The Stentor, from its location below the alga, could not reach the starch grains without altering its position. I saw it elevate itself in its tube until it touched the starch grains with its cilia. With these it swept a grain into its mouth, and then sank down in its tube. I thought, at first, that this was the result of accident, but when the creature again elevated itself, and again captured a starch grain, I was compelled to admit design!

By some sense, it had discovered the presence of starch, which it recognized to be food; it could not get at this food without making a change in its position, which, therefore, it immediately proceeded to do!

Here was an act which required, so it seemed to me, correlative ideation, and which was doubly surprising, because occurring in an animal of such extremely simple organization. This observation was substantiated, however, by the testimony of Professor Carter, an English biologist, which came to my notice a week or so thereafter. This investigator witnessed a similar act in an animalcule belonging, it is true, to another family, but which is almost, if not quite, as simple in its organization as Stentor. He does not designate the particular rhizopods that he had under observation, yet from his language, we are able to classify them approximately. His account is so very interesting that I take the liberty of quoting him in full.

"On one occasion, while investigating the nature of some large, transparent, spore-like elliptical cells (fungal?) whose protoplasm was rotating, while it was at the same time charged with triangular grains of starch, I observed some actinophorous rhizopods creeping about them, which had similar shaped grains of starch in their interior; and having determined the nature of these grains by the addition of iodine, I cleansed the glasses, and placed under the microscope a new portion of the sediment from the basin containing these cells and actinophryans for further examination, when I observed one of the spore-like cells had become ruptured, and that a portion of its protoplasm, charged with the triangular starch grains, was slightly protruding through the crevice. It then struck me that the actinophryans had obtained their starch grains from this source; and while looking at the ruptured cell, an actinophrys made its appearance, and creeping round the cell, at last arrived at the crevice, from which it extricated one of the grains of starch mentioned, and then crept off to a good distance. Presently, however, it returned to the same cell; and although there were now no more starch grains protruding, the actinophrys managed again to extract one from the interior through the crevice. All this was repeated several times, showing that the actinophrys instinctively knew that those were nutritious grains, that they were contained in this cell, and that, although each time after incepting a grain it went away to some distance, it knew how to find its way back to the cell again which furnished this nutriment.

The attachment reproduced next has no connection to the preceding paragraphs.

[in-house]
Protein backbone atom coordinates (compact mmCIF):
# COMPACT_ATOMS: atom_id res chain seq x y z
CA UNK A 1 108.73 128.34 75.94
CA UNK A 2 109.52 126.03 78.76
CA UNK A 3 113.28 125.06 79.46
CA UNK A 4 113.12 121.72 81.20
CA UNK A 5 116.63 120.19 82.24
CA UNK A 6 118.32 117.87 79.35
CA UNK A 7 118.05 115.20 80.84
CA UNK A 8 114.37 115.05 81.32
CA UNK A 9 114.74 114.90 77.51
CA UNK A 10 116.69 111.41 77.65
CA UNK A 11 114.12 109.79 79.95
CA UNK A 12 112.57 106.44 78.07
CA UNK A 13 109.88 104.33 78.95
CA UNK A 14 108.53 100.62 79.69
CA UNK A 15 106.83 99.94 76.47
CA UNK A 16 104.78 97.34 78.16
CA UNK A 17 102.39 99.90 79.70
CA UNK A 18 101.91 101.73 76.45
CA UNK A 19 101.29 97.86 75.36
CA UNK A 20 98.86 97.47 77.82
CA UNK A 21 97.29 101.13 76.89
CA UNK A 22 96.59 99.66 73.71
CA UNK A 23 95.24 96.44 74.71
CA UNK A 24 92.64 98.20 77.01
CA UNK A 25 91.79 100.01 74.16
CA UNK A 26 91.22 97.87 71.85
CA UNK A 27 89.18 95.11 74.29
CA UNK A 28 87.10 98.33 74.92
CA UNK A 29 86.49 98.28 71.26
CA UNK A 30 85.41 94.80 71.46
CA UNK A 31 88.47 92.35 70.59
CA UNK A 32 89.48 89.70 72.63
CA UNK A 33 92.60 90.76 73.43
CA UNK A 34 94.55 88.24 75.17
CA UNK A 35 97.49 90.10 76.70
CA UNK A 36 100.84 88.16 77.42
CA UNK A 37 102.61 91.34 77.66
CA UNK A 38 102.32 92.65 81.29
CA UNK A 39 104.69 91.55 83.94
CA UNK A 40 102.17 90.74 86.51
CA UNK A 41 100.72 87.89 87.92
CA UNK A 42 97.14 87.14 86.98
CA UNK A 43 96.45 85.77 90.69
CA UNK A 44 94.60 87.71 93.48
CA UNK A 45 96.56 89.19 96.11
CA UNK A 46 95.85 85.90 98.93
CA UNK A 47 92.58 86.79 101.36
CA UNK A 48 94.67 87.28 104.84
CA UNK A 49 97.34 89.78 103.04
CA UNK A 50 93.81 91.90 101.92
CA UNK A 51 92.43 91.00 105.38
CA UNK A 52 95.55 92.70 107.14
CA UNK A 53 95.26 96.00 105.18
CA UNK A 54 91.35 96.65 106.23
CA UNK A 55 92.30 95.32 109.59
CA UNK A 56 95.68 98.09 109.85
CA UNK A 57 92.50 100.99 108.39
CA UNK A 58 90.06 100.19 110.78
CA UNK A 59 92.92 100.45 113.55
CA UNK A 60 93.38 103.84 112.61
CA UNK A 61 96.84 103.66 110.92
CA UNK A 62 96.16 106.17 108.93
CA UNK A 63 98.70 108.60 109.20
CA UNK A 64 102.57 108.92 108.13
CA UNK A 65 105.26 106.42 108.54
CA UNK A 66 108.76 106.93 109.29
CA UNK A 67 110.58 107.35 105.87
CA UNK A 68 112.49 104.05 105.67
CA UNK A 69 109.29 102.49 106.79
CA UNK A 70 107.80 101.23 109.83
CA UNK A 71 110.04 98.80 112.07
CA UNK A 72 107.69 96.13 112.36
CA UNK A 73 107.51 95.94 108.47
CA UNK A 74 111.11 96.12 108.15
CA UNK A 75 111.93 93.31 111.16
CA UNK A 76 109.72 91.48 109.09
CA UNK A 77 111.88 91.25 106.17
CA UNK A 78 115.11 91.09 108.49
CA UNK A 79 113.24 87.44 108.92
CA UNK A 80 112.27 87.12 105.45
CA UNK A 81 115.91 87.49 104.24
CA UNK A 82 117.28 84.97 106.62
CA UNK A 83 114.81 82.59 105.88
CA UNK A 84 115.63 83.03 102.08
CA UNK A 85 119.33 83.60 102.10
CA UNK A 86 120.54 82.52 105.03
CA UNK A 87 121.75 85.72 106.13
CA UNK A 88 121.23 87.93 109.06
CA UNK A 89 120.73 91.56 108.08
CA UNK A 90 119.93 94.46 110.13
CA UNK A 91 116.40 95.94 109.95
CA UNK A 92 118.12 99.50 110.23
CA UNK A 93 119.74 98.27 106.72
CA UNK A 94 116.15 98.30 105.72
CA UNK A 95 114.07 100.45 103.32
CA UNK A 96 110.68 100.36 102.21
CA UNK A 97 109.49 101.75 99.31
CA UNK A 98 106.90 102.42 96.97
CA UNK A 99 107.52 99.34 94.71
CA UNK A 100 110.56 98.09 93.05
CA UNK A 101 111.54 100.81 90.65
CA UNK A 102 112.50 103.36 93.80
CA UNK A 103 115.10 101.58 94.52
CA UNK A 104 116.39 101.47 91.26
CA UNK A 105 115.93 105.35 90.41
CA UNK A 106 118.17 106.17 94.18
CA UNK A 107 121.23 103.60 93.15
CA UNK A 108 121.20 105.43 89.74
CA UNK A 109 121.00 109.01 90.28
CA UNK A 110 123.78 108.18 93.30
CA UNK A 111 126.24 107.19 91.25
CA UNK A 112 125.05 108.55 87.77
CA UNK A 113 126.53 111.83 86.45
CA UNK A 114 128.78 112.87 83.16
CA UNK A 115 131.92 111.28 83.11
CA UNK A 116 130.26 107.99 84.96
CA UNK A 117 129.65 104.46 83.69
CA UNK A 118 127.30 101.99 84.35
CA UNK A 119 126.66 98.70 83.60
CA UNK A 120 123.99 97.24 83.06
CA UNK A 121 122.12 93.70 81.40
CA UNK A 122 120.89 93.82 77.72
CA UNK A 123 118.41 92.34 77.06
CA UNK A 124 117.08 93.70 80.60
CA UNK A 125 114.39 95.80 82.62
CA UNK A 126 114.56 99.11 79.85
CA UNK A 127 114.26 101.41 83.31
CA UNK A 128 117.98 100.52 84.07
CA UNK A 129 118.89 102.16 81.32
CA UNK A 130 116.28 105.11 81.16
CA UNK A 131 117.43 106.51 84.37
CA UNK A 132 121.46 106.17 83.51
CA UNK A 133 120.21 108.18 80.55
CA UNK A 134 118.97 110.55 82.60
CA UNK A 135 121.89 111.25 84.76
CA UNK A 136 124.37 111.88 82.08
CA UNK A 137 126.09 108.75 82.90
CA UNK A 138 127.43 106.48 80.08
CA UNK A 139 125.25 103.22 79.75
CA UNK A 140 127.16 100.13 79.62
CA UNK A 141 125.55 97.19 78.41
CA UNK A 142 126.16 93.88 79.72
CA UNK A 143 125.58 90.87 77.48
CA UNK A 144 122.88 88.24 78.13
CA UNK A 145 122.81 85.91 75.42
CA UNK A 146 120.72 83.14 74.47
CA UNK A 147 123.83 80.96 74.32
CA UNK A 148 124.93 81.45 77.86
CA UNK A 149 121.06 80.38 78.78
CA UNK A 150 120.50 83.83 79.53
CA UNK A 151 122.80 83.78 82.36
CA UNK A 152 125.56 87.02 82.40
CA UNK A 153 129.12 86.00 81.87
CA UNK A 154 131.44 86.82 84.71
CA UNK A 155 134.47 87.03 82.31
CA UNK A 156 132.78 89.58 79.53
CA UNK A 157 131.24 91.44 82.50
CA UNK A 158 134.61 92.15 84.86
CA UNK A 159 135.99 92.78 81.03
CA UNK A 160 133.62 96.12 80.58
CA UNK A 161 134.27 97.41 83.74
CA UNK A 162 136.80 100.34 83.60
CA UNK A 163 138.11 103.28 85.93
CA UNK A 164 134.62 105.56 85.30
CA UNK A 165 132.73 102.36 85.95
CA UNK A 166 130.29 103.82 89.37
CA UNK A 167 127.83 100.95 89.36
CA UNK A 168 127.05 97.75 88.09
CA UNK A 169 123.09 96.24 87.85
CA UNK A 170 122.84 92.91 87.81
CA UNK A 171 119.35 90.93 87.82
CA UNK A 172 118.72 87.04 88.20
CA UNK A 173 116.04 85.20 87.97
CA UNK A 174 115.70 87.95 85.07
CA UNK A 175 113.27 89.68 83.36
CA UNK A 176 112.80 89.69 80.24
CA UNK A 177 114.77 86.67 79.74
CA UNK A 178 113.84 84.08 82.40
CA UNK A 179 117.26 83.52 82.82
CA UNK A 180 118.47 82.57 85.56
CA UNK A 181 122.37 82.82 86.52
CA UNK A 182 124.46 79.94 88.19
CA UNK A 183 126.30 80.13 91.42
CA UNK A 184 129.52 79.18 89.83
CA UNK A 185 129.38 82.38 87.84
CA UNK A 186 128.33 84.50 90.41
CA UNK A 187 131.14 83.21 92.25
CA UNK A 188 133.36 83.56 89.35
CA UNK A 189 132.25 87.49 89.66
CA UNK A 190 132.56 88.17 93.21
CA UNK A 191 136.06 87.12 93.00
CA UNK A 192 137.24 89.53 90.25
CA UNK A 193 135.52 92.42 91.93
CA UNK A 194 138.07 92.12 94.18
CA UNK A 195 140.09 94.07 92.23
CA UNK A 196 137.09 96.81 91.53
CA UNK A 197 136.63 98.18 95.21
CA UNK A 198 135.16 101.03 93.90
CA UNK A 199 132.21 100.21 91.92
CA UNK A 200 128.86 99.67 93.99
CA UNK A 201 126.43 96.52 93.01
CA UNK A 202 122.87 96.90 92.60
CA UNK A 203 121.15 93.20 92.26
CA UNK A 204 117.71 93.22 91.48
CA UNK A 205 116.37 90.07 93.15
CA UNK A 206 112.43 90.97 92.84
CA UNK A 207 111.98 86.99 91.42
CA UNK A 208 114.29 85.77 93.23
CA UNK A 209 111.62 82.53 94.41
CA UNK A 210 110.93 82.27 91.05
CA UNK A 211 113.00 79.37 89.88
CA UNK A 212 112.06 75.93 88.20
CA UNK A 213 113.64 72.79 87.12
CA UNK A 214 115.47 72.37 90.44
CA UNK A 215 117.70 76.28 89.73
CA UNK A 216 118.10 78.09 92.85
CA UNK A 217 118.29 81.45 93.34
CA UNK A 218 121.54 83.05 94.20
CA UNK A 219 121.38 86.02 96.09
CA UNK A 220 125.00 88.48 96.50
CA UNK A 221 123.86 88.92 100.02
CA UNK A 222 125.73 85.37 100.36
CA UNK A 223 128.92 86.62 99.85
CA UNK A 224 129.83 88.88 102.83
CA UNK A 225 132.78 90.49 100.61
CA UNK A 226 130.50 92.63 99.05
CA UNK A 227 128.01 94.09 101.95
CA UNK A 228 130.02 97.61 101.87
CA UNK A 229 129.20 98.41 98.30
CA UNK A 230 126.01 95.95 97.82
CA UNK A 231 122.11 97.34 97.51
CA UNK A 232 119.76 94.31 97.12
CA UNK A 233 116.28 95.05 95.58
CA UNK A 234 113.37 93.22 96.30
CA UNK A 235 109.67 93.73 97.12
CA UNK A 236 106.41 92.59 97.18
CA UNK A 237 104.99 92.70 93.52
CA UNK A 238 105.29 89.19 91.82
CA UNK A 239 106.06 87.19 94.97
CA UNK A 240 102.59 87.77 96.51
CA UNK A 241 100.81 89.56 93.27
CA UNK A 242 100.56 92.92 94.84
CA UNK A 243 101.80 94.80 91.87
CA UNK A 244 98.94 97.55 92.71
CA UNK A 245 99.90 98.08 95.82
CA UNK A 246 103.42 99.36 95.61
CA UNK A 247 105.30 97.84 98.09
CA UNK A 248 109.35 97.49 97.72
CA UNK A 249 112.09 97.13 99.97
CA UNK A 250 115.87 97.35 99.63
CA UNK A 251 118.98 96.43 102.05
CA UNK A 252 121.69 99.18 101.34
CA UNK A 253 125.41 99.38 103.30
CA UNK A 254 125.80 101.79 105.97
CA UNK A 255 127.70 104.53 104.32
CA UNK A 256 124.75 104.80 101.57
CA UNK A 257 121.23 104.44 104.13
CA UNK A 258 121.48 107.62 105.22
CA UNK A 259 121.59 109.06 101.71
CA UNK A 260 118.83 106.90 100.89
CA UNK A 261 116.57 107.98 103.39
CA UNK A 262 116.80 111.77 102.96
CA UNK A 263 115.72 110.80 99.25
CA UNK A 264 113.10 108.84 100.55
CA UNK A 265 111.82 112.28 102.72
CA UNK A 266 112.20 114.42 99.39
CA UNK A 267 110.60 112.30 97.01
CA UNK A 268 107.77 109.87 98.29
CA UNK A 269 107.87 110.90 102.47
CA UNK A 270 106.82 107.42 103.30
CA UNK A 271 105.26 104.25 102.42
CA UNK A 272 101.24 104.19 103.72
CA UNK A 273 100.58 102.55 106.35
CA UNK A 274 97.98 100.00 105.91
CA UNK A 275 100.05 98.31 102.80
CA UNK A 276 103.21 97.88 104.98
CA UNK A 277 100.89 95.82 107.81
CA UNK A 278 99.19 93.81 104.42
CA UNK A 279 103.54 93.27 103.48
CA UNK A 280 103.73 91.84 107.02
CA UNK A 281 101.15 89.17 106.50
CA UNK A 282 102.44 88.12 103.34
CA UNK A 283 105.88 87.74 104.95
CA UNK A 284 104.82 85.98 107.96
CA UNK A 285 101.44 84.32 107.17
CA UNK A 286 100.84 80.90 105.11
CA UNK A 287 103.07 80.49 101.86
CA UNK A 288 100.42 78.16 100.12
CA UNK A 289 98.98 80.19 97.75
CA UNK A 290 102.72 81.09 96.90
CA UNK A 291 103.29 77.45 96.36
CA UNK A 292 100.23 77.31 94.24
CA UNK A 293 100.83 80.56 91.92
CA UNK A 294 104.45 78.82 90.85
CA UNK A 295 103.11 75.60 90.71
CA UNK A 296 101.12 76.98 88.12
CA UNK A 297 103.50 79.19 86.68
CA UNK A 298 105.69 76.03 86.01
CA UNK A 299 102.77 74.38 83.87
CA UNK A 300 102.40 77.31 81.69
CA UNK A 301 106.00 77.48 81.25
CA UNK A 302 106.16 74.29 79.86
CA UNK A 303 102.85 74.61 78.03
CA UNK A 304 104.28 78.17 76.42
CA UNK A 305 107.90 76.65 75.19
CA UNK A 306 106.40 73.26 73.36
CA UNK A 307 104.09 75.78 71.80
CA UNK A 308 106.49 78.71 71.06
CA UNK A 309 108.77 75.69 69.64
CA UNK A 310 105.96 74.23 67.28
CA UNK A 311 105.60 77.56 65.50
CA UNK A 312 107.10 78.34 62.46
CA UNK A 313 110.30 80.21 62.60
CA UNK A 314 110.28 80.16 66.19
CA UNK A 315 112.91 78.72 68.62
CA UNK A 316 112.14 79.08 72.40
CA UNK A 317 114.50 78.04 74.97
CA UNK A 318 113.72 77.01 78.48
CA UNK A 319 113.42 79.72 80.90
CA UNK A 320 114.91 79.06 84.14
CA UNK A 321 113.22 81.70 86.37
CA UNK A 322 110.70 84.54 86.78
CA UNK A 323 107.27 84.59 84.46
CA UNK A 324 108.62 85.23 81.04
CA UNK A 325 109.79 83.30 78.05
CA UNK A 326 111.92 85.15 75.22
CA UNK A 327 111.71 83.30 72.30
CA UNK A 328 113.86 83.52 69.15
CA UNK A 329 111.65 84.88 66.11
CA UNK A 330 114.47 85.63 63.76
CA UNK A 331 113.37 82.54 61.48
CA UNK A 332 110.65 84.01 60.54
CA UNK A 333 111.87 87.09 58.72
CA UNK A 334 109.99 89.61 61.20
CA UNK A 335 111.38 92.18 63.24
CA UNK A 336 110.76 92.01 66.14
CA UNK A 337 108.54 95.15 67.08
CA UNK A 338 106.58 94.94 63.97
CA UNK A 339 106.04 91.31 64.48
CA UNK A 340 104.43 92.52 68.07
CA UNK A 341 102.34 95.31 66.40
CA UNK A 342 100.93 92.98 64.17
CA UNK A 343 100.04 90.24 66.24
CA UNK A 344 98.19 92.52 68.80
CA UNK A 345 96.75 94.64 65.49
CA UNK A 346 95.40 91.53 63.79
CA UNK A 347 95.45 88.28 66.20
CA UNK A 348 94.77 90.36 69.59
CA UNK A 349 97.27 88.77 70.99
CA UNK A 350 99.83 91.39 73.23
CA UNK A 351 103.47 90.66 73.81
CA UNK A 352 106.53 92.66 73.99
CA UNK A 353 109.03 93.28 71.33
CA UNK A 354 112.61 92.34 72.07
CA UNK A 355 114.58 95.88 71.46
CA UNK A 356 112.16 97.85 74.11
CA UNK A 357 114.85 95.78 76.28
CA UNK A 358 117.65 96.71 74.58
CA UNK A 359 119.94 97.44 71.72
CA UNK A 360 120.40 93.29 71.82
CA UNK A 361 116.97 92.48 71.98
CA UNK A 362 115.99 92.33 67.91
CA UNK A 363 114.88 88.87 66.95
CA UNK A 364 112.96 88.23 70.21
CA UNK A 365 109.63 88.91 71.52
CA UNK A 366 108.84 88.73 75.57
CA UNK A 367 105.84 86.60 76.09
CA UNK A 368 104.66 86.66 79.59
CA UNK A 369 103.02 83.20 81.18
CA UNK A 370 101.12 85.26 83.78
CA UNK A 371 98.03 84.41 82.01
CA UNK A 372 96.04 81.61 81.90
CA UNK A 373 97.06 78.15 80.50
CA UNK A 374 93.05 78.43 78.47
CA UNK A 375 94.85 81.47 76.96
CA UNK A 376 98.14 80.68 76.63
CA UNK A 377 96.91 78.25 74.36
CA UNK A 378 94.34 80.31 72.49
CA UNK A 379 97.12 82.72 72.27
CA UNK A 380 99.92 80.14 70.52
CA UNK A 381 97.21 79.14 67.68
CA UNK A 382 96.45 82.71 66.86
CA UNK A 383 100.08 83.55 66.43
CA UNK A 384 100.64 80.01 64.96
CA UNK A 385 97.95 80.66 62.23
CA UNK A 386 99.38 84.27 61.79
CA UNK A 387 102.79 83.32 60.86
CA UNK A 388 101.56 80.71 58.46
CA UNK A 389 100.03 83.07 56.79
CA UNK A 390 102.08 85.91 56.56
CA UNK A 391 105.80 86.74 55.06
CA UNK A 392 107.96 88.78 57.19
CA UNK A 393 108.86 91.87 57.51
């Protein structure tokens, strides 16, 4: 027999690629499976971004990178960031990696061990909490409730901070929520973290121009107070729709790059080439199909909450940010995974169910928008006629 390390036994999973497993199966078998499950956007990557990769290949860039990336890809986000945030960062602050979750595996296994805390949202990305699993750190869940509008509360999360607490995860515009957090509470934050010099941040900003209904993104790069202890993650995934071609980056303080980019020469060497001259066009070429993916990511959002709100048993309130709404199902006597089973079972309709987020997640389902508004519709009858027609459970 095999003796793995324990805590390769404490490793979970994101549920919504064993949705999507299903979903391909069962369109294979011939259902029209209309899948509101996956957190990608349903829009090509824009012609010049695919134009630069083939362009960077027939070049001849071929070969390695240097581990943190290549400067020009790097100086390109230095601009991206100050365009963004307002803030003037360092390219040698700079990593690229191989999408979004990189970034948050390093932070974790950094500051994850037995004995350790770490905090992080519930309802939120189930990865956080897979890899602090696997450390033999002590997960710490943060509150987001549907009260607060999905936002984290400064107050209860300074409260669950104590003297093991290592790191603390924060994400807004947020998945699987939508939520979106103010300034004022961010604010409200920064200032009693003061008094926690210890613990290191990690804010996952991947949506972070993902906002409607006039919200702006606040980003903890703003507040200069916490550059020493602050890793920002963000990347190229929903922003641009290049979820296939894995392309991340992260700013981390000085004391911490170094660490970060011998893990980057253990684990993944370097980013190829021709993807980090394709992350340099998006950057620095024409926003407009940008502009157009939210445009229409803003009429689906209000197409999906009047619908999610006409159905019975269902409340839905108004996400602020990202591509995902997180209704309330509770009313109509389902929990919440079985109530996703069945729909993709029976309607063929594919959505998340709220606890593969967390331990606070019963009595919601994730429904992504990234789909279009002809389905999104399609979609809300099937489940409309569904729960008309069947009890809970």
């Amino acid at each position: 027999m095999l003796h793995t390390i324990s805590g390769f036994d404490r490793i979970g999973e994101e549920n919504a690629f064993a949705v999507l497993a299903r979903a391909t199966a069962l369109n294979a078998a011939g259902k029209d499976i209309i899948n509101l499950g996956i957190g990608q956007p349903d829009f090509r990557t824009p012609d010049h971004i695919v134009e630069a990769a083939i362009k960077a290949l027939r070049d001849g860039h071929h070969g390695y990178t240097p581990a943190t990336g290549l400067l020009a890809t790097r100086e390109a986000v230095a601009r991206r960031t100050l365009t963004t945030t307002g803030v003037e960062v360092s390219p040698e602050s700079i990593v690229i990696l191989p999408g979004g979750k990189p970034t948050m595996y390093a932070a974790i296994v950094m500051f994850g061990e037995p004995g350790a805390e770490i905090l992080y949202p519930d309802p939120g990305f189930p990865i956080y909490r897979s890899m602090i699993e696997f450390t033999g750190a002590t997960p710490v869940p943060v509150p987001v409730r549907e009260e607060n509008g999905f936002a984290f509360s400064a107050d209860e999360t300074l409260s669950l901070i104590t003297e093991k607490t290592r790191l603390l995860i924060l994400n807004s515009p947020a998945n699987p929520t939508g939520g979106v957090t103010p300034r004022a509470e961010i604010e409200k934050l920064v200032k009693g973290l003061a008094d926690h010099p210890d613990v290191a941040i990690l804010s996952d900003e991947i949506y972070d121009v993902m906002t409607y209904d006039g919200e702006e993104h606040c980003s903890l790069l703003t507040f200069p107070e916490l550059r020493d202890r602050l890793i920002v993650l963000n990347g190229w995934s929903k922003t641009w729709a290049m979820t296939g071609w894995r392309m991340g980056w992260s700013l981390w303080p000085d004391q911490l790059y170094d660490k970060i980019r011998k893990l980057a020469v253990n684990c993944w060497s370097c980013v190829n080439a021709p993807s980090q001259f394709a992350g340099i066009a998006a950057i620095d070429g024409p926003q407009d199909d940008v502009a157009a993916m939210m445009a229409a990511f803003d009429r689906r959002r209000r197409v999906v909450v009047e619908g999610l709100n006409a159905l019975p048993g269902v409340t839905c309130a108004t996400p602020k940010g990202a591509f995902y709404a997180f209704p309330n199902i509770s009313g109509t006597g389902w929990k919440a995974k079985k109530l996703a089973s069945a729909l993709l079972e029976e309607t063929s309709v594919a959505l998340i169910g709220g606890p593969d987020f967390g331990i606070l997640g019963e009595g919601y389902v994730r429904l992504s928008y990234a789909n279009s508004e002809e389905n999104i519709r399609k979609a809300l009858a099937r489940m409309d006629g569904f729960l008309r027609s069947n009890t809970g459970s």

"On another occasion I saw an actinophrys station itself close to a ripe spore-cell of pythium, which was situated on a filament of Spirogyra crassa; and as the young ciliated monadic germs issued forth one after another from the dehiscent spore-cell, the actinophrys remained by it and caught every one of them, even to the last, when it retired to another part of the field, as if instinctively conscious that there was nothing more to be got at the old place.

"But by far the greatest feat of this kind that ever presented itself to me was the catching of a young acineta by an old sluggish amoeba, as the former left its parent; this took place as follows:

"In the evening of the 2d of June, 1858, in Bombay, while looking through a microscope at some Euglenae, etc., which had been placed aside for examination in a watch-glass, my eye fell upon a stalked and triangular acineta (A. mystacina?), around which an amoeba was creeping and lingering, as they do when they are in quest of food. But knowing the antipathy that the amoeba, like almost every other infusorian, has to the tentacles of the acineta, I concluded that the amoeba was not encouraging an appetite for its whiskered companion, when I was surprised to find that it crept up the stem of the acineta, and wound itself round its body.